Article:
So, what is Jesus’ lesson?  Who is the vineyard owner who hires workers?  That’s God.  God calls people into His kingdom to joyfully work for him with their lives.  Who are the workers?   That’s people.  And there are two kinds of people.  There are those who live their lives in a certain way in order to get something from God and there are those people who live in response to God’s incredible generosity and grace.  Which one are you?  Which one am I?

Is God fair?  Do we ever live life complaining that God isn’t fair to us?  The car breaks down, your pet dies, the doctor informs you about a serious health problem you have, you get laid off from your job, and your house burns down.  Sure life isn’t fair, but what about God?  Why did God allow this to happen to me?  And here’s the clincher…”After all I’ve done for Him.”  Why do I watch my words at work?  Why do I help someone whom I see struggling?  Why do I go to church almost every Sunday?  Why do I live the Christian life?  So that God will be good to me?  So that God will “pay” me what I deserve?  Each of us is in danger of being just like those complaining workers, living and serving God in order to get something from Him.  And if we don’t get what we expect we should from God, it is easy to become bitter, angry, frustrated, upset, and complain that God isn’t being fair.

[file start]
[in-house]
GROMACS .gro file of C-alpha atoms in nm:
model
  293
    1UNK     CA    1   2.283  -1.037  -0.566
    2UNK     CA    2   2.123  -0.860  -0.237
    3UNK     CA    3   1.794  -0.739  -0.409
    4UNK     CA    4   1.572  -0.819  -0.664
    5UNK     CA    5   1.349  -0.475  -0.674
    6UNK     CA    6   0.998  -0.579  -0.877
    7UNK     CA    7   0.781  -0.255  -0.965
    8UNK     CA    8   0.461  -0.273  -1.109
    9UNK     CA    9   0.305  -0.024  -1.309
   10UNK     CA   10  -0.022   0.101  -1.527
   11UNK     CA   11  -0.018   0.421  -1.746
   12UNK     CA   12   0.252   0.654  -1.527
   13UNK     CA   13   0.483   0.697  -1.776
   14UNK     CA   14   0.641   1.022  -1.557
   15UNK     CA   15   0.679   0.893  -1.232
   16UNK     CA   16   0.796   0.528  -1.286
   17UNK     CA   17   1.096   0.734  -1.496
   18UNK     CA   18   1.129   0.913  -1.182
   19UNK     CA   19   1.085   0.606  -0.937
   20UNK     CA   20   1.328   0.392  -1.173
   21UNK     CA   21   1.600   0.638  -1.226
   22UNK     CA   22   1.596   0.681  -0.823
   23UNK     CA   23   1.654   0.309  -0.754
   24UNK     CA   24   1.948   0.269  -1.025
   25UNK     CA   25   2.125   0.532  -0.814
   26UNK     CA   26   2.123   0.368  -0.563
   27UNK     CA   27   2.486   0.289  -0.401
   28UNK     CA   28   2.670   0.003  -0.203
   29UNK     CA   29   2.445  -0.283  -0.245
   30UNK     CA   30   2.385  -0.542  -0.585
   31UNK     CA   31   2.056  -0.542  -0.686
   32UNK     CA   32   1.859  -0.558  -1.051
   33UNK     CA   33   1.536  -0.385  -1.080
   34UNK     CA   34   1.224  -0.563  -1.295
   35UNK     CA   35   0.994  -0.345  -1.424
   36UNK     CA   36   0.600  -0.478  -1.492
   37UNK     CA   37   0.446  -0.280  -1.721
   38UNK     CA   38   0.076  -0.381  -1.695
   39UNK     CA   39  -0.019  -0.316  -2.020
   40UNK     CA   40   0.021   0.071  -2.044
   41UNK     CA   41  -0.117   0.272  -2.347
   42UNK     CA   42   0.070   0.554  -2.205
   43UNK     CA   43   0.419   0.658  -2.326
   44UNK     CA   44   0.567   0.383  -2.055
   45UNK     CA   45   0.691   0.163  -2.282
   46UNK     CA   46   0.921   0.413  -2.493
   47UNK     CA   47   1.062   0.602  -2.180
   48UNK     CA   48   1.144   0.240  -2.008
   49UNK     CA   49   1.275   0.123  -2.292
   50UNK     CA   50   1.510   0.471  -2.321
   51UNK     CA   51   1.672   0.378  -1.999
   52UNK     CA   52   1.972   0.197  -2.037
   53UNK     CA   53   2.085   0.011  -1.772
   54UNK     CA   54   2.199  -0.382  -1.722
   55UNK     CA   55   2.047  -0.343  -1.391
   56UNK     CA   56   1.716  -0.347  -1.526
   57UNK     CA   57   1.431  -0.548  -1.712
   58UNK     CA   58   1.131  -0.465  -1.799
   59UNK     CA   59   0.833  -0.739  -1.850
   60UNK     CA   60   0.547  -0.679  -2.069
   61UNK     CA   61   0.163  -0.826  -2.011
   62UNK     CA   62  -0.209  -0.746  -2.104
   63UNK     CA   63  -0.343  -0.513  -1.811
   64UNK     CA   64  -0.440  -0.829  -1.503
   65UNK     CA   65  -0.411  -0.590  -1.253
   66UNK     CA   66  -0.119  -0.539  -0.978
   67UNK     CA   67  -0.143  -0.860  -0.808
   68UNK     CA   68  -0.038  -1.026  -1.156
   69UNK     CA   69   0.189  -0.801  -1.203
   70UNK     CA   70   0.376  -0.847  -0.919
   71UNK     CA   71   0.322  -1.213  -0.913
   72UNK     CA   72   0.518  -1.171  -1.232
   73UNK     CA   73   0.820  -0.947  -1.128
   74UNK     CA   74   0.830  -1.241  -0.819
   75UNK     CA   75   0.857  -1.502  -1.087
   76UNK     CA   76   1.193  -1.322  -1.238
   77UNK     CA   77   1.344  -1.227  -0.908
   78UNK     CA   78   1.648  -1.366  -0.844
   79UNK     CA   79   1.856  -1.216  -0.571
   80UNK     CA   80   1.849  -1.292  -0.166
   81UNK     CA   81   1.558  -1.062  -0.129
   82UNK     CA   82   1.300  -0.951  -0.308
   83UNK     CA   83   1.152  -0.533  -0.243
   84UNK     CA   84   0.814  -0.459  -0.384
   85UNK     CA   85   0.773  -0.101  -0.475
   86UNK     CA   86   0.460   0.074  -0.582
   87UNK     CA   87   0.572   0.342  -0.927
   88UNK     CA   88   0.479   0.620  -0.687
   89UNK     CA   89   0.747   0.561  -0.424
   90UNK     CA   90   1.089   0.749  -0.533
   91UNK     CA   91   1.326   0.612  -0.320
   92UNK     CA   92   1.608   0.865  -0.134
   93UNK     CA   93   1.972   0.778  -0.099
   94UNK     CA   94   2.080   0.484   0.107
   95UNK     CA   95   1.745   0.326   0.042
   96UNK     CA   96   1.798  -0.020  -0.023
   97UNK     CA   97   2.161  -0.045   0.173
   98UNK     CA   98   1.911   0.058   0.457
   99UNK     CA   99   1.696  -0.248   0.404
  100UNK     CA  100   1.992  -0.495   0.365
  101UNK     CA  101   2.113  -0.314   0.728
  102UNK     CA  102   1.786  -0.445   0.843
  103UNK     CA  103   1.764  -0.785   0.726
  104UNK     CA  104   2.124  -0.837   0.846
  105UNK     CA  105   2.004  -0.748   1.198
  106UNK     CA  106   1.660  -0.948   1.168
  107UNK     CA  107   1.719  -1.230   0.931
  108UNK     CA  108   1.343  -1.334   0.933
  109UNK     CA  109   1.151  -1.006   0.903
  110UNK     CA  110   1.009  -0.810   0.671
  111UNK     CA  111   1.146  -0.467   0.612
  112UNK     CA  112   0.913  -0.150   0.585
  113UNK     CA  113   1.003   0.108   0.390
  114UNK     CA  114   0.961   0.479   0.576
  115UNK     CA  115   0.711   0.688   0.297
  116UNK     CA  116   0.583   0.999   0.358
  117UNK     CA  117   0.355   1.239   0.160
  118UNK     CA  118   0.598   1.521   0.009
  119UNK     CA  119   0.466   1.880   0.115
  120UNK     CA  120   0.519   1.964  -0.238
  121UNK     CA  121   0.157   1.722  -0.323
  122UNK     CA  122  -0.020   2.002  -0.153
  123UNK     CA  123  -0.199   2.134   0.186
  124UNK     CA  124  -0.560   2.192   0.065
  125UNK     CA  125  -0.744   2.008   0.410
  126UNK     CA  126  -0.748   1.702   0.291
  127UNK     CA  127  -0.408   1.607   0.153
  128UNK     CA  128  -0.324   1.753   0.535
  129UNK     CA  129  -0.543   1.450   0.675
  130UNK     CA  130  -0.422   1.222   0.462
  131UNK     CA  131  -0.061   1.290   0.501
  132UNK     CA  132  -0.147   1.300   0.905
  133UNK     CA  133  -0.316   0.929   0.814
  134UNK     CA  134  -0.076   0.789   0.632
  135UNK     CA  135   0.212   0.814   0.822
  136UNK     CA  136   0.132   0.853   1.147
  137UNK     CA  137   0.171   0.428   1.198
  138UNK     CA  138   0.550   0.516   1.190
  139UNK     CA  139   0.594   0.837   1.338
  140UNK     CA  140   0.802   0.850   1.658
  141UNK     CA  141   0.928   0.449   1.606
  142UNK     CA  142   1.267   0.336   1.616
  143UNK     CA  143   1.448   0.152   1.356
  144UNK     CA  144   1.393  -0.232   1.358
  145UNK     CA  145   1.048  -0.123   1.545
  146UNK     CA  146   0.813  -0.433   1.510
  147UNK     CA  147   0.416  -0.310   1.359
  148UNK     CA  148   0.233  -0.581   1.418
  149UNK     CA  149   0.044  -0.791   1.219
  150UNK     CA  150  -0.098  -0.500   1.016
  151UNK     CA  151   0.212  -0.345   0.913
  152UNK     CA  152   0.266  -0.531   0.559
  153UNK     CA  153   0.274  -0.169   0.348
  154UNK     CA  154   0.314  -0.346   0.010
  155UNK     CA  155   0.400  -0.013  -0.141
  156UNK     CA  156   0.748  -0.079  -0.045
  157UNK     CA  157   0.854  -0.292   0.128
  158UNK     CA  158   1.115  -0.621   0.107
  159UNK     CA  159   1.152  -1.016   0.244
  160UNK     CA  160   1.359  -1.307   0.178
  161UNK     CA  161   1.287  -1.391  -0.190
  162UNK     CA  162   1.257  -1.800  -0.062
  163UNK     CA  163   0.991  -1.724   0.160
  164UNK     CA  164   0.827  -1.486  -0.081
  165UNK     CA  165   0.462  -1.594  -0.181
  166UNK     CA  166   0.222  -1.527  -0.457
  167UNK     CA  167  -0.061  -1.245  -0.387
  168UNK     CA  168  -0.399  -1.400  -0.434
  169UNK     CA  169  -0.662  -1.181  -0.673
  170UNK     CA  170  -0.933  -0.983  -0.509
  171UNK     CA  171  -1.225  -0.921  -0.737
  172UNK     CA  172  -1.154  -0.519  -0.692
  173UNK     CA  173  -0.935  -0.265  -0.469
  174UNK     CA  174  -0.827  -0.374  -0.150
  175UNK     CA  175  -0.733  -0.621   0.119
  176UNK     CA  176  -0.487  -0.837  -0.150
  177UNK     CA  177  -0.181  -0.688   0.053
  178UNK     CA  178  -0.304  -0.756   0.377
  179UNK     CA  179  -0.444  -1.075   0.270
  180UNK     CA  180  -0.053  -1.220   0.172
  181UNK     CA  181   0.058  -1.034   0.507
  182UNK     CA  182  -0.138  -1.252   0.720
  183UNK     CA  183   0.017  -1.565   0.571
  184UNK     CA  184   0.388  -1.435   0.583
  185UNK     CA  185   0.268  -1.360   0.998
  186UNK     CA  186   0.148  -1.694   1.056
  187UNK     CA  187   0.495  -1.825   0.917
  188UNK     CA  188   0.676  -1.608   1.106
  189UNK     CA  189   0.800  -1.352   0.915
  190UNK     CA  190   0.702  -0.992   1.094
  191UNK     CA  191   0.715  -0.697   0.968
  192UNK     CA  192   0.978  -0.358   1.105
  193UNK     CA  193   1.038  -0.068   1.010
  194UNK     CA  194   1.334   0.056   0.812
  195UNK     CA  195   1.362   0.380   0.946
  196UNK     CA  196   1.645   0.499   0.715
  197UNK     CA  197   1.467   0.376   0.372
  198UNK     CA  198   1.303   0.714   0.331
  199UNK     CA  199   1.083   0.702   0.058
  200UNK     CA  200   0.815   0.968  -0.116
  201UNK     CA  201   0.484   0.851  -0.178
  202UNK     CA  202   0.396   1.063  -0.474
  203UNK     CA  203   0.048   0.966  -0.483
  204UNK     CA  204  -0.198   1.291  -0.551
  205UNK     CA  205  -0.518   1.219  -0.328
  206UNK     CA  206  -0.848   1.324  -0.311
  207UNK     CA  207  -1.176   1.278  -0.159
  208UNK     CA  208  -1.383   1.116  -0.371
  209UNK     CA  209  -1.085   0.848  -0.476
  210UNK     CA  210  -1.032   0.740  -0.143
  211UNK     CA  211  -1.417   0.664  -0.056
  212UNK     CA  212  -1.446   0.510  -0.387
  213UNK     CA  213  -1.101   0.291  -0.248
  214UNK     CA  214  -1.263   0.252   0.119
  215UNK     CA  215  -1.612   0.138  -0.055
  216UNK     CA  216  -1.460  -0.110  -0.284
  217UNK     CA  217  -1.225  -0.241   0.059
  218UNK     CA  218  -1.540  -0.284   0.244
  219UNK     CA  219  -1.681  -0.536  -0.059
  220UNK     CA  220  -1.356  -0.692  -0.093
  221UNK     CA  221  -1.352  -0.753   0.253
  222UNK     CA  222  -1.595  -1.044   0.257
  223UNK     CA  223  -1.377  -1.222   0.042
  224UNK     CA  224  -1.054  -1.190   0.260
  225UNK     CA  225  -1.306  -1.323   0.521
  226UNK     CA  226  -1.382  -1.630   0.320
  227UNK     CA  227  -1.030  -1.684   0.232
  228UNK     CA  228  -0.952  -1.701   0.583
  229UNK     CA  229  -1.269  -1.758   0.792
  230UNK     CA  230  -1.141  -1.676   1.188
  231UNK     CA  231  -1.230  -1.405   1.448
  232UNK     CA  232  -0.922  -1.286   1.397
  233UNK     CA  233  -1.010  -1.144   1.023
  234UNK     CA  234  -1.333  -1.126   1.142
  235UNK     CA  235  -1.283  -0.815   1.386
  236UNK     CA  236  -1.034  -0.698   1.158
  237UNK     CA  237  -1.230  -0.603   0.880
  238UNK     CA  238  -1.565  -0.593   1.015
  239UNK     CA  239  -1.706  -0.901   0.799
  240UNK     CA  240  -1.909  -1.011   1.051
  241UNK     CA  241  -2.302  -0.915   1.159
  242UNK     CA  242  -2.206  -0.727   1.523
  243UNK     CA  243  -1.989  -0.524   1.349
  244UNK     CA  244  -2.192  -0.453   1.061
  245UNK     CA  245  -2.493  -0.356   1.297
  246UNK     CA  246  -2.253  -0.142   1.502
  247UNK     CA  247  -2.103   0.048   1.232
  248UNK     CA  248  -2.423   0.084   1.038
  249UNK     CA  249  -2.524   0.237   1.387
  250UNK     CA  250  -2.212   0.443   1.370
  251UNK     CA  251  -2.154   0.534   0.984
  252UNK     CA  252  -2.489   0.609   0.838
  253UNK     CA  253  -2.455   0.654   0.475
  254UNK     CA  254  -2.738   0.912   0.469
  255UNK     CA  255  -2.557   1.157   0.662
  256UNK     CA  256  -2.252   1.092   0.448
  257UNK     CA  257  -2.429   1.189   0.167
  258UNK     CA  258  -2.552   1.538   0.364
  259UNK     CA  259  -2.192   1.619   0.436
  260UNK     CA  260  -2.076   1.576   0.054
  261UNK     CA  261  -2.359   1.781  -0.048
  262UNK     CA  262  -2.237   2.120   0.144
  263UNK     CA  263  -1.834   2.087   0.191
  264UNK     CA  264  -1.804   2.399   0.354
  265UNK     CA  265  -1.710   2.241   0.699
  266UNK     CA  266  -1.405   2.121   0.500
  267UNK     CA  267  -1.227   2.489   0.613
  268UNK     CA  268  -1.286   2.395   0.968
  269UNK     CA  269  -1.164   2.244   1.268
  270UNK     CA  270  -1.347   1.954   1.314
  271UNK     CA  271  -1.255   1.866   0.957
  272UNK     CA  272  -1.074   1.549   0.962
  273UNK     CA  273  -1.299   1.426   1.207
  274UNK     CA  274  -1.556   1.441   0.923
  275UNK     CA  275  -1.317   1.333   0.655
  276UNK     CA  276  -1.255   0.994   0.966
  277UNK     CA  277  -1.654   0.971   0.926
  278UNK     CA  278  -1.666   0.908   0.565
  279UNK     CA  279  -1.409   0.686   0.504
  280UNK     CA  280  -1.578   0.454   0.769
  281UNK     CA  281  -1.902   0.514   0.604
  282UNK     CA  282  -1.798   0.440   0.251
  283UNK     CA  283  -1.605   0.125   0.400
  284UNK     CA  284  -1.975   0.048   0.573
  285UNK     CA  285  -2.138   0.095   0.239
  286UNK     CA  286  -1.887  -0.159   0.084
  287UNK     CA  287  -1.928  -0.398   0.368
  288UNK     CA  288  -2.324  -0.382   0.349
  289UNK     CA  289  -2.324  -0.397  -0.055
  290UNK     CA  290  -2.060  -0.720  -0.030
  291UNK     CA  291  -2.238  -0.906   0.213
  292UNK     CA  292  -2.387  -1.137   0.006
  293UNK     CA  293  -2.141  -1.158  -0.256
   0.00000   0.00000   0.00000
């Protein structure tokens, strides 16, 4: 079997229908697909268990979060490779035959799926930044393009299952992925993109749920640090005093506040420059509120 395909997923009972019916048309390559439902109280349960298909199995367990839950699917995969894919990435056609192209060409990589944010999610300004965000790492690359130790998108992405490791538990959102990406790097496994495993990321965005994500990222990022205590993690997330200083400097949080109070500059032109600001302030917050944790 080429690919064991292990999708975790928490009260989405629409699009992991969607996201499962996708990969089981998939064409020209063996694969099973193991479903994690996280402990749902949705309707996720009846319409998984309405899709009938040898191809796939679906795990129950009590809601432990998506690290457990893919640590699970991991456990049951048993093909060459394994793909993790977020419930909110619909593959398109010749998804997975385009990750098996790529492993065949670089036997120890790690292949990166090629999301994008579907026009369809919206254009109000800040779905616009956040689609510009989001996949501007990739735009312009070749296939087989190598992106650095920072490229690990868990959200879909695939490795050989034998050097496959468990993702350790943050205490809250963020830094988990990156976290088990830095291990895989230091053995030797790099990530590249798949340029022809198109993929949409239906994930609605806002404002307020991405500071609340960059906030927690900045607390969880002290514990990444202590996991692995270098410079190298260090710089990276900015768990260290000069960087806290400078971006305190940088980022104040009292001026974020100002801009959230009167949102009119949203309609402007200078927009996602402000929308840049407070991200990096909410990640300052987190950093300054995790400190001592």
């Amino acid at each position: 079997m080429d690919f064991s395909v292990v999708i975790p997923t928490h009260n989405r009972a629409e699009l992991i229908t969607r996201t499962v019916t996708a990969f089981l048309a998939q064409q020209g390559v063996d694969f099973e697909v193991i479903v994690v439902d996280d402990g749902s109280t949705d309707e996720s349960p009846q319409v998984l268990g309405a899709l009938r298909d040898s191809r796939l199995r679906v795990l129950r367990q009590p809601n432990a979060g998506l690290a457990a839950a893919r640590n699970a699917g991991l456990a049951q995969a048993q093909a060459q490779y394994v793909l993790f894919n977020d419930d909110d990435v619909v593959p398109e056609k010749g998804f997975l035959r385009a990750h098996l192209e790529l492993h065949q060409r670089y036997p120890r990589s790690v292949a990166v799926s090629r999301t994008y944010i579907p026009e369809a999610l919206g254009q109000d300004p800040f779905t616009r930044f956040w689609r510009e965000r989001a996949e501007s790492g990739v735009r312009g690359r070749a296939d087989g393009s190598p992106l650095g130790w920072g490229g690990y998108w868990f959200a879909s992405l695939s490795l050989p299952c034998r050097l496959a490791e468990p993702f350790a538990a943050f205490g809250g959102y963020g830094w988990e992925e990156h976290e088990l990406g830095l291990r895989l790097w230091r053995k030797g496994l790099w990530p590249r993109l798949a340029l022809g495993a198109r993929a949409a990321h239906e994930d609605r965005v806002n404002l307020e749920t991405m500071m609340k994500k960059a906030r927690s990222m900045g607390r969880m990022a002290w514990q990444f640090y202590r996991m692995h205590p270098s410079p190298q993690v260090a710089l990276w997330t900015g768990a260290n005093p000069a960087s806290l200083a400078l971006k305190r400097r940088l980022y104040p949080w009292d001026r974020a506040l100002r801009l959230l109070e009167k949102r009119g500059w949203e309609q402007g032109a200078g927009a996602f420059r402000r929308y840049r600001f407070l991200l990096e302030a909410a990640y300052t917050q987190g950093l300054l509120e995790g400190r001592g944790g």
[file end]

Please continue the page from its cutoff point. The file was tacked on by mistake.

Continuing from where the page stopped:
But do we want God to be fair with us?  Do we want God to give us what we have coming? Do we want God to treat us as our sins deserve?  Remember, the payment for our sins is death.  If God treated us fairly we would each face the terror of hearing from God, “Depart from me, you who are cursed, into the eternal fire prepared for the devil and his angels.”  If God were fair, we would face eternal punishment from him.  If we reject God’s grace and generosity, then we’re asking God to give us what we have coming and punish us for our sins.  Do we want God to be fair?

Fierello LaGuardia was the mayor of NYC during the difficult days of the depression.  Apparently he wanted to be with the people of his city so he often rode with the firefighters, went on police raids, and took whole orphanages of children to baseball games.  Well, there’s a legend that says that once he went to a night court in one of the poorest wards of his city and dismissed the judge so he could hear the cases.  Within a few minutes an older woman was brought forward in tattered clothes and was charged with stealing a loaf of bread.  She told the LaGuardia, “My husband deserted me, my daughter is sick, and my two grandchildren were starving.”  The shopkeeper said, “She must be punished, this is a bad neighborhood and the people need to learn a lesson.”  LaGuardia turned to the woman and said, “I’ve got to punish you, the law makes no exceptions – ten dollars or ten days in jail.”  And as he was speaking he reached into his pocket and said, “And here is the ten dollars I remit for the fine and furthermore, I’m going to fine everyone in this courtroom fifty cents for living in a city where a person has to steal bread so her grandchildren can eat.  Bailiff, collect the fines and turn them over to this woman.”  Supposedly some $47.50 were given to this lady from petty criminals, people with traffic tickets, policemen, and even the grocery store owner.